The present paper examines motivational aspects of the global peace movement, using as a case the World Peace Now movement in Japan. This campaign, which has extensive international networks and synchronized actions with global “waves of protest”, is part of a global anti-war protest movement. Using data collected from interviews and a protest survey to gauge participation motives and attributed meanings to the participation, the paper argues that the campaign, despite its global outlook, is localized and historically idiosyncratic. Indifferent to the global, participants' motives are drawn from personal experiences and family narratives, and localized collective memory of the past. The paper offers “surface interaction” as concept to understand current global social movements among movement organizations in different countries.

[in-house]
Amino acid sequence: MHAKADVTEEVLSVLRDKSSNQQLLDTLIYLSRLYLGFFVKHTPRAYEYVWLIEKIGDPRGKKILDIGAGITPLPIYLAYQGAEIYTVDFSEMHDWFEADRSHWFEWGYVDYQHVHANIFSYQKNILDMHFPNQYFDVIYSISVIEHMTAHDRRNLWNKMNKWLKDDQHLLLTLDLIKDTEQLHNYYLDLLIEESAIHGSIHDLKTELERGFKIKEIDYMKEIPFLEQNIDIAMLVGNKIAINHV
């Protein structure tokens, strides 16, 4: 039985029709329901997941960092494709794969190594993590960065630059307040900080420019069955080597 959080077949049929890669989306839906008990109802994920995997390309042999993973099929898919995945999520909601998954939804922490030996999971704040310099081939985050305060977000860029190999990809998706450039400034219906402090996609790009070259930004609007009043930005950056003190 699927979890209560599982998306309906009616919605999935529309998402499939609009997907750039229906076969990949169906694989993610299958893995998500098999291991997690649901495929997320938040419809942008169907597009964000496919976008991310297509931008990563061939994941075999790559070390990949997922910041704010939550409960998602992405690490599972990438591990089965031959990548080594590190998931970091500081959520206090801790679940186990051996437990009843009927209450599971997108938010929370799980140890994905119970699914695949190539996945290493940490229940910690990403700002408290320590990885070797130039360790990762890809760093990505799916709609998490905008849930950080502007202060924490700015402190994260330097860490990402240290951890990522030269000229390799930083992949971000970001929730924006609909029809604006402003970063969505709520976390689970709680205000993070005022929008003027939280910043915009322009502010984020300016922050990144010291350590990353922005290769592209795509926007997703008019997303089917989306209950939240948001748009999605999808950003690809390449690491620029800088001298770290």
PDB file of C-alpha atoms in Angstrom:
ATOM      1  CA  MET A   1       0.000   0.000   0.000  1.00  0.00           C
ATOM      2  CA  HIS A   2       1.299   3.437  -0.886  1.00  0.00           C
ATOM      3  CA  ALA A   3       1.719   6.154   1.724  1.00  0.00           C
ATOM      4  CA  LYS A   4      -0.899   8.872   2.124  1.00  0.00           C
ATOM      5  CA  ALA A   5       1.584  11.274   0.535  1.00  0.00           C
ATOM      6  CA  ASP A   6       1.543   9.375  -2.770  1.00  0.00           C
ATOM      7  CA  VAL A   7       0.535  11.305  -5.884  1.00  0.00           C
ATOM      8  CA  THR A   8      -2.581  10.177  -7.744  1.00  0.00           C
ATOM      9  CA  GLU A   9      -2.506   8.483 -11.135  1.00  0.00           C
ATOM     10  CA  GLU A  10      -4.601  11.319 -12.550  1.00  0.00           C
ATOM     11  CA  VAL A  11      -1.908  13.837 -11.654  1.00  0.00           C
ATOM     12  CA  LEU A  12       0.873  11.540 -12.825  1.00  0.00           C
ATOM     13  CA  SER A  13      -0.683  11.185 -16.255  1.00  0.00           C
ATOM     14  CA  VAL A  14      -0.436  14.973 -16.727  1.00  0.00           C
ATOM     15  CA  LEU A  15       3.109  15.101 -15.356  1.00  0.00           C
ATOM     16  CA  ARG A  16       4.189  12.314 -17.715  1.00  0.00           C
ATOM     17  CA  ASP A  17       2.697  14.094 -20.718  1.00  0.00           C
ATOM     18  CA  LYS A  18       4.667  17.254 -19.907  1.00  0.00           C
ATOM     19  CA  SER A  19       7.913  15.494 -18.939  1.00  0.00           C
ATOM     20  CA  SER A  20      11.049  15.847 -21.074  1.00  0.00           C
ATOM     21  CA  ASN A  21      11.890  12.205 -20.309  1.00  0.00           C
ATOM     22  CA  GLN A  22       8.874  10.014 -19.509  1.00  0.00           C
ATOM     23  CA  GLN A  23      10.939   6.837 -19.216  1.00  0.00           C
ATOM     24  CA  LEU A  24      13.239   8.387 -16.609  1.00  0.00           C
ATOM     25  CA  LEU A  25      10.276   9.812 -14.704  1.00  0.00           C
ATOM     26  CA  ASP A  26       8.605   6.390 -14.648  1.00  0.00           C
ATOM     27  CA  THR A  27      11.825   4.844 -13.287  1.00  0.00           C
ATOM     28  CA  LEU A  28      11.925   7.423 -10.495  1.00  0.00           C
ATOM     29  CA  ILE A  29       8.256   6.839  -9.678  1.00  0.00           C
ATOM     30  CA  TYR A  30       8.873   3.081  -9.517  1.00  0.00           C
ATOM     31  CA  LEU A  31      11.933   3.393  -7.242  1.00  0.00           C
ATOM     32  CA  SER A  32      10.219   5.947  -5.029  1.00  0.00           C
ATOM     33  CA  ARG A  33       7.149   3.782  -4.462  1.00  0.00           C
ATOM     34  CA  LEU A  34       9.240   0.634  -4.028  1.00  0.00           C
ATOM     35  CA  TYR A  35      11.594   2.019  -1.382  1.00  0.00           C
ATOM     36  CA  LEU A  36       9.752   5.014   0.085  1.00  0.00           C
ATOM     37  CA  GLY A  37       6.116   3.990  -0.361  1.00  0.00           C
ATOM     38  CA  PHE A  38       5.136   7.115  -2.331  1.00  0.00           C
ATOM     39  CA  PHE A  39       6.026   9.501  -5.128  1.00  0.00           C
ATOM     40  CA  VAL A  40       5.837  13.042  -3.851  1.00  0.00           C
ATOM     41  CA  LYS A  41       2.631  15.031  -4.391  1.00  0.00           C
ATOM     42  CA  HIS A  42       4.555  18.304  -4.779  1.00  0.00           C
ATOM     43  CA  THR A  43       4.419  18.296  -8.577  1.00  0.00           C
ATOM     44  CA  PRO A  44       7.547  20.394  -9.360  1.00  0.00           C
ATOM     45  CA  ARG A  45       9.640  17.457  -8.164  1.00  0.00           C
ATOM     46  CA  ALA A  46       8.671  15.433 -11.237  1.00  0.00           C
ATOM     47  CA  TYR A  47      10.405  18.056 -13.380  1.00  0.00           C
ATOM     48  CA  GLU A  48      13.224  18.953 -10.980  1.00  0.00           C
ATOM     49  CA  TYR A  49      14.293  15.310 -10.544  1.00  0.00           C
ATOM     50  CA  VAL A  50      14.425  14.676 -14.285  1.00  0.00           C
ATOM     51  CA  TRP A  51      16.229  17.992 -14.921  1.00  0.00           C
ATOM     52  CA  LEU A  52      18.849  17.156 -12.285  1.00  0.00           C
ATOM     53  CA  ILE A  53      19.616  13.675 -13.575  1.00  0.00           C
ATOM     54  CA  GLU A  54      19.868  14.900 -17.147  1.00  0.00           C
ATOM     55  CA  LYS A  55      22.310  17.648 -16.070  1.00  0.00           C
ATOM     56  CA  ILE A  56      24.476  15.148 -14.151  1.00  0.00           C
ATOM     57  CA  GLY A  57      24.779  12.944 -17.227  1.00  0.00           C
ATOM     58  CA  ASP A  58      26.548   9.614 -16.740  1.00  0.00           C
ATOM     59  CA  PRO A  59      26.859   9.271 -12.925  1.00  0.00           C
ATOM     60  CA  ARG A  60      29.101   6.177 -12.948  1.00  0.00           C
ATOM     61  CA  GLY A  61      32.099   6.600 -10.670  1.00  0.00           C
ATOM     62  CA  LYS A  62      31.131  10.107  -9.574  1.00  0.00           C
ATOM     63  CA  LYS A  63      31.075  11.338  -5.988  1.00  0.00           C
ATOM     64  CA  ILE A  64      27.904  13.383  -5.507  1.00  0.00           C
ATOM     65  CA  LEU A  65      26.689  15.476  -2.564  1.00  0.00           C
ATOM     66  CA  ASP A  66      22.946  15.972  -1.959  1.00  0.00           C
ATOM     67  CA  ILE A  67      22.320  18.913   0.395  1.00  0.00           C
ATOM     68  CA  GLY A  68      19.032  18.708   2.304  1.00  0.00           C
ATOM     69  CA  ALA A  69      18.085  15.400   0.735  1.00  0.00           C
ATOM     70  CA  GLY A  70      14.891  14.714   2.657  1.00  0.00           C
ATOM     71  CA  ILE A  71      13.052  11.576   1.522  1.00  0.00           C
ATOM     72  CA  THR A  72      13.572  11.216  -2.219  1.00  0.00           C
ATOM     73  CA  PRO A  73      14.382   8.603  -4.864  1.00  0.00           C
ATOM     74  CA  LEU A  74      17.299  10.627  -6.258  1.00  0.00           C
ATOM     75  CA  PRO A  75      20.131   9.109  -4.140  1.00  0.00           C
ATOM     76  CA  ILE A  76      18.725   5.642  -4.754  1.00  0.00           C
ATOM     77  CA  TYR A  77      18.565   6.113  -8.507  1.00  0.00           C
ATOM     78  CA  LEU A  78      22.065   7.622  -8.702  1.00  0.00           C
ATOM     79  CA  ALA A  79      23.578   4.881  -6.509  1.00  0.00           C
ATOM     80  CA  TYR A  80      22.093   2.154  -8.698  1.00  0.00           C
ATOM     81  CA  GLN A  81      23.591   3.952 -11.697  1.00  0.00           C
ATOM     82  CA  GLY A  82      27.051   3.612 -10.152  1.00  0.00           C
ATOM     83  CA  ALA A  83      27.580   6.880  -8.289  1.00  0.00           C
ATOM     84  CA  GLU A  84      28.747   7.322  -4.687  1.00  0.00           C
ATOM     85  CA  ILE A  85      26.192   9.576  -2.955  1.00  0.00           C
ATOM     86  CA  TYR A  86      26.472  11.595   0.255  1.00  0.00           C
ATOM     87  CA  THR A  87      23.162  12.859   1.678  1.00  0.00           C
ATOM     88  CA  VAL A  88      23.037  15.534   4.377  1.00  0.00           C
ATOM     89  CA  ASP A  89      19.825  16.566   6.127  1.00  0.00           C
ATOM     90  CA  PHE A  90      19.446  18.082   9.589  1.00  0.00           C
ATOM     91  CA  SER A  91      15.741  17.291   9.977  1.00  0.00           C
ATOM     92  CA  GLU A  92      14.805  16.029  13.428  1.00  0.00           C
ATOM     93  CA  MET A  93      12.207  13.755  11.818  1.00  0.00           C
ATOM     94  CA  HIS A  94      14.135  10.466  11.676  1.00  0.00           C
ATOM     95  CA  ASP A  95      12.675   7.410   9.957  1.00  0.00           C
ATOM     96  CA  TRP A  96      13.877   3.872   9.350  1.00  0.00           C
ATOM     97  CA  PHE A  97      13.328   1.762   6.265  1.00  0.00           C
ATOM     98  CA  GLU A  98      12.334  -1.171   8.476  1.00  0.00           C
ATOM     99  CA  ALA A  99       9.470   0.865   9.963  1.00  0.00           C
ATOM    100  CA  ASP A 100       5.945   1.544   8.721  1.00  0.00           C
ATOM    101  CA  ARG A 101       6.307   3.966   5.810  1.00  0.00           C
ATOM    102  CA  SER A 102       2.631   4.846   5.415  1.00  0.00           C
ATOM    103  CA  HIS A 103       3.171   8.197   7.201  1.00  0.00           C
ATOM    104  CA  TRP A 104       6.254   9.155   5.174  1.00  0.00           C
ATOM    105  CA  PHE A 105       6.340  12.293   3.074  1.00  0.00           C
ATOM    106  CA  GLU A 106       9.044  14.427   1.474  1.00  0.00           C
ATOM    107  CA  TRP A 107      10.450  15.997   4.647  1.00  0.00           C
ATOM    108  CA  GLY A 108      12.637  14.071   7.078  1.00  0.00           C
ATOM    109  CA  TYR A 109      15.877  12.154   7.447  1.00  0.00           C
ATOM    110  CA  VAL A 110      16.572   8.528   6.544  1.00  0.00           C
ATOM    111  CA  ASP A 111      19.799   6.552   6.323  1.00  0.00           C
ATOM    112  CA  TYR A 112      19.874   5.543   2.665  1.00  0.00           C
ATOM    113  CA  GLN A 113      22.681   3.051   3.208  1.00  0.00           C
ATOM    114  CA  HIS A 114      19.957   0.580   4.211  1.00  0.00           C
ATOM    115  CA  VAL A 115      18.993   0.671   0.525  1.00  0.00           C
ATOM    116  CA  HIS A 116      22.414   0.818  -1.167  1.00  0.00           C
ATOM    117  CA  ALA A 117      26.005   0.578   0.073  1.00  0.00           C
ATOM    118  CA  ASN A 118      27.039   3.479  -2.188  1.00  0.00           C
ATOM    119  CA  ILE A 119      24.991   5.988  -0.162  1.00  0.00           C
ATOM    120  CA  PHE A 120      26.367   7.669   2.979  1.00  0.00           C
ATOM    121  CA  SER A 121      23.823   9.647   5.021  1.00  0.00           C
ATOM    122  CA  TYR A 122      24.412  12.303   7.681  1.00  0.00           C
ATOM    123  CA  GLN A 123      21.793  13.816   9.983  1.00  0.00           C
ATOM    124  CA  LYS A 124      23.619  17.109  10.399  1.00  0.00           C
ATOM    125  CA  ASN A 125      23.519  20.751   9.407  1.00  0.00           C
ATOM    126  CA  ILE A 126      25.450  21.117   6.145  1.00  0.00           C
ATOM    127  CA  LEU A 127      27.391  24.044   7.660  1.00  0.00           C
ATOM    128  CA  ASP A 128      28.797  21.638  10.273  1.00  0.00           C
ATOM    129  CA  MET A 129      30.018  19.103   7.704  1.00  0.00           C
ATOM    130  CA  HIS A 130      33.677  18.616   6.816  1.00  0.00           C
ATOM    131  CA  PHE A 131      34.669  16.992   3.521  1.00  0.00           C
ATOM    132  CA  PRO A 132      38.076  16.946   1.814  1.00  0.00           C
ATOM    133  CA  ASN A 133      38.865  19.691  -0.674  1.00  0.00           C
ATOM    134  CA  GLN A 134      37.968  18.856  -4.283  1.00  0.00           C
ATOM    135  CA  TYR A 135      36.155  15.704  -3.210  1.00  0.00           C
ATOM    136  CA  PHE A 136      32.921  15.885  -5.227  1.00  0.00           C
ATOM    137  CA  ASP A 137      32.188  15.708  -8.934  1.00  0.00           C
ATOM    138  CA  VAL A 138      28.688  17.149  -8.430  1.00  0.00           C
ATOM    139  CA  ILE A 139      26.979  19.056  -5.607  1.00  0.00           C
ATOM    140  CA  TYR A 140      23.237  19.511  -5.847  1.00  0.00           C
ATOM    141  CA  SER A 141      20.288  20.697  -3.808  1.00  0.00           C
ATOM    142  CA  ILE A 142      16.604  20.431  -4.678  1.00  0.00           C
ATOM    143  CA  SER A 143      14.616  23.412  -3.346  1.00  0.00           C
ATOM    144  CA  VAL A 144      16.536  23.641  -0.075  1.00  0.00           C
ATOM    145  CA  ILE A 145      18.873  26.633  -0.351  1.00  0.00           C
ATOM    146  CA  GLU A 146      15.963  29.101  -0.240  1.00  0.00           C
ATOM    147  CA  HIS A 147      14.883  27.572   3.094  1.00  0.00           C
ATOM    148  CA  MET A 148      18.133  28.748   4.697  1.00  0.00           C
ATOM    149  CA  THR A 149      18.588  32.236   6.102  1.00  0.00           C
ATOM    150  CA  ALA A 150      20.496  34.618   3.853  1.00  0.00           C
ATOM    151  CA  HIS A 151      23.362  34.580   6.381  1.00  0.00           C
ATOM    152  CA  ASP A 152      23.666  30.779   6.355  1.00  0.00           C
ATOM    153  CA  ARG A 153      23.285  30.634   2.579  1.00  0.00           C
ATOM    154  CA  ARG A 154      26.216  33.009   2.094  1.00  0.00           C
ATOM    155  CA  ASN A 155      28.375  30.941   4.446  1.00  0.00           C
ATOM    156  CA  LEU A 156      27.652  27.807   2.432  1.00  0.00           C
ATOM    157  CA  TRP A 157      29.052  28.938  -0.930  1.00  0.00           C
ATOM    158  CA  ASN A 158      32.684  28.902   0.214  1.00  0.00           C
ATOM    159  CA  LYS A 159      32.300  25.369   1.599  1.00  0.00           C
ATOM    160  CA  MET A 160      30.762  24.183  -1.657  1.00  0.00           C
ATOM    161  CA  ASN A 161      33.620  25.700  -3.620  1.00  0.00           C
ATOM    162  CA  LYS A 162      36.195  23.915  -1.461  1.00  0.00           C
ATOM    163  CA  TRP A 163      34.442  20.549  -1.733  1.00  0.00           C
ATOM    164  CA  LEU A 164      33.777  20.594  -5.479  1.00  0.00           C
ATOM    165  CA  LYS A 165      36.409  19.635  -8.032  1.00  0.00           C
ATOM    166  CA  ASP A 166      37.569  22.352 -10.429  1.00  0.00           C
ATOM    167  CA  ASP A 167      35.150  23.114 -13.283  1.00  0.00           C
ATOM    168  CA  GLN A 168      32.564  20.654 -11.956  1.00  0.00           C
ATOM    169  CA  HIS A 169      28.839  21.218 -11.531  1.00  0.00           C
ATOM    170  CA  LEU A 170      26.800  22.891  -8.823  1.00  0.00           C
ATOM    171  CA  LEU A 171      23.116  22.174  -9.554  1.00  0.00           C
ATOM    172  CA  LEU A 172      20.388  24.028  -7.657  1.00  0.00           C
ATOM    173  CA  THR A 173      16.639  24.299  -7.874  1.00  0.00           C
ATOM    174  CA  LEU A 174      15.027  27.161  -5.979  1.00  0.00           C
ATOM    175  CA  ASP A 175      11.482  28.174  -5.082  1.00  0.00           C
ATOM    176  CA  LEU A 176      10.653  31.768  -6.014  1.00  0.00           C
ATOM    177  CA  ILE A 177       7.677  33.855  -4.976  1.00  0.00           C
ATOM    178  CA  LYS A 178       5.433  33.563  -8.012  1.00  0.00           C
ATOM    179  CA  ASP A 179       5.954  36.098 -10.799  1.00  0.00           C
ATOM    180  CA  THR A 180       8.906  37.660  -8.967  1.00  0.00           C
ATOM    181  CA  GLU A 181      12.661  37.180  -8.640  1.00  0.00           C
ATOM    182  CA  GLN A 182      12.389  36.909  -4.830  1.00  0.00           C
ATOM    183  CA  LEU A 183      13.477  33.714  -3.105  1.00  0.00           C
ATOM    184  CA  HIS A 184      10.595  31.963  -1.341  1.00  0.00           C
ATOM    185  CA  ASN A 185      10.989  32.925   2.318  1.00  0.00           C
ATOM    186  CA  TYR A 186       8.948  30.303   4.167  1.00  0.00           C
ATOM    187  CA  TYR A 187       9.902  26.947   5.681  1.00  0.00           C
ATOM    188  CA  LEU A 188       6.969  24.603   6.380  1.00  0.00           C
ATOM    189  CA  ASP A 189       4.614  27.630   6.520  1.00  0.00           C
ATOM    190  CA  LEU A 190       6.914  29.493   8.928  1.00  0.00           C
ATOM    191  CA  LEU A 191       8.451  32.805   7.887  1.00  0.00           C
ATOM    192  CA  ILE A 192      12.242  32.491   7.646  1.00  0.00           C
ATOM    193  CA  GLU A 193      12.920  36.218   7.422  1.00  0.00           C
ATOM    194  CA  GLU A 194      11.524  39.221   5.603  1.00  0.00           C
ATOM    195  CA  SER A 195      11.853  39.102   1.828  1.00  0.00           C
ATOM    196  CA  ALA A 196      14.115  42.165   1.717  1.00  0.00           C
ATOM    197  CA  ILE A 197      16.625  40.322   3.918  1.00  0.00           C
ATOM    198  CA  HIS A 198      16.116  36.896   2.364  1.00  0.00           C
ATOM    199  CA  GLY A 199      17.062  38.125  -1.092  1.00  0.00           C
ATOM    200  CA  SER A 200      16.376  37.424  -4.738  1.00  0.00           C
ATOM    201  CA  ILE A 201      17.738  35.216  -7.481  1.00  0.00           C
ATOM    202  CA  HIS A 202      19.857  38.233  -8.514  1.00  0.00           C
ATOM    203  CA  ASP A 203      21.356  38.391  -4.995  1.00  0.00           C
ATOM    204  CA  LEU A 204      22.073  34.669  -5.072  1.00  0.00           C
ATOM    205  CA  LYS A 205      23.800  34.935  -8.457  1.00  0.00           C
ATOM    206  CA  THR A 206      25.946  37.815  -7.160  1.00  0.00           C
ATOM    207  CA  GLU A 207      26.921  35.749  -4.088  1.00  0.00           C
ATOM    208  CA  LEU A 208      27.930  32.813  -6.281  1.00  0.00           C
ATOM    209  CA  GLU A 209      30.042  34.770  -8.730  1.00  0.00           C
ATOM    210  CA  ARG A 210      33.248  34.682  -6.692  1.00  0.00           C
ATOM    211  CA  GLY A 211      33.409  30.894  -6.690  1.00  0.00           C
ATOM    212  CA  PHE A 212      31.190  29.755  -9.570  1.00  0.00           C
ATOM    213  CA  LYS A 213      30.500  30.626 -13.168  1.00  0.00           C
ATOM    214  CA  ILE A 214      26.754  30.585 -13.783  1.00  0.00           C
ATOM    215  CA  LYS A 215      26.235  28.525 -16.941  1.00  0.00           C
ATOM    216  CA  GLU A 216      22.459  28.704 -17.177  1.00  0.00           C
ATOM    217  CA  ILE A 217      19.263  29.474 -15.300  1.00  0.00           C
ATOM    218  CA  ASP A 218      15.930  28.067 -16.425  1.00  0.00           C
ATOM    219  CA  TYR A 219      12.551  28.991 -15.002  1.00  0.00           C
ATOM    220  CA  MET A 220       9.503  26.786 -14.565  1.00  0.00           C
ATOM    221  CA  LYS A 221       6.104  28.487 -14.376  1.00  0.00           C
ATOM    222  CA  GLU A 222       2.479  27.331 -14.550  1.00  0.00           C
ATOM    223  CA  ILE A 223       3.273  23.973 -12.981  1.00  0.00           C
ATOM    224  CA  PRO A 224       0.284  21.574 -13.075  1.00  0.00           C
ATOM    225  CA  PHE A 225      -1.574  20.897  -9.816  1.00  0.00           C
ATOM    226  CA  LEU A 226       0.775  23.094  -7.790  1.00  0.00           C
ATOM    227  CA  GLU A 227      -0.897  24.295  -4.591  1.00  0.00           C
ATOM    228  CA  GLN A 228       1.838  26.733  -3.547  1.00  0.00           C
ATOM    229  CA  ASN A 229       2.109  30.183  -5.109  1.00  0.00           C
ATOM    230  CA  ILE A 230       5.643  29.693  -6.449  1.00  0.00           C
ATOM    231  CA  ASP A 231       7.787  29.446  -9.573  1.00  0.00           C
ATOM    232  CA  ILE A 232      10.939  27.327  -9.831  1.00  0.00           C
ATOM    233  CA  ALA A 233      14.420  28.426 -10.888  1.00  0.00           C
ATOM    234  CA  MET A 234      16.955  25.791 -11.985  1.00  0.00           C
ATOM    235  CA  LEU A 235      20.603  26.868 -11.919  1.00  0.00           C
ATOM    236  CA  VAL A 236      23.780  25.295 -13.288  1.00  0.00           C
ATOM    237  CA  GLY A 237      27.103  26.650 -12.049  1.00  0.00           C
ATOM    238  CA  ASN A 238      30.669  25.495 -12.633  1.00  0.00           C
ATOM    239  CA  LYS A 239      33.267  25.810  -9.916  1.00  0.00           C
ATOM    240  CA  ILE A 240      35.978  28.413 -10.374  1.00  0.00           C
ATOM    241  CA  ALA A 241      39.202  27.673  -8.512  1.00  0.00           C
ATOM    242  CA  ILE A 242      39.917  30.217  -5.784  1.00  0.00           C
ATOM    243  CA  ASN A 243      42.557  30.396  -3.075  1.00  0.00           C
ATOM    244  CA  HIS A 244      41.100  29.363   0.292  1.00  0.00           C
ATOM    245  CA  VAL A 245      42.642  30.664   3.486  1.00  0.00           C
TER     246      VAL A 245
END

"Under a Global Mask: Family Narratives and Local Memory in a Global Social Movement in Japan."
Societies Without Borders
Available at: http://scholarlycommons.law.case.edu/swb/vol4/iss2/3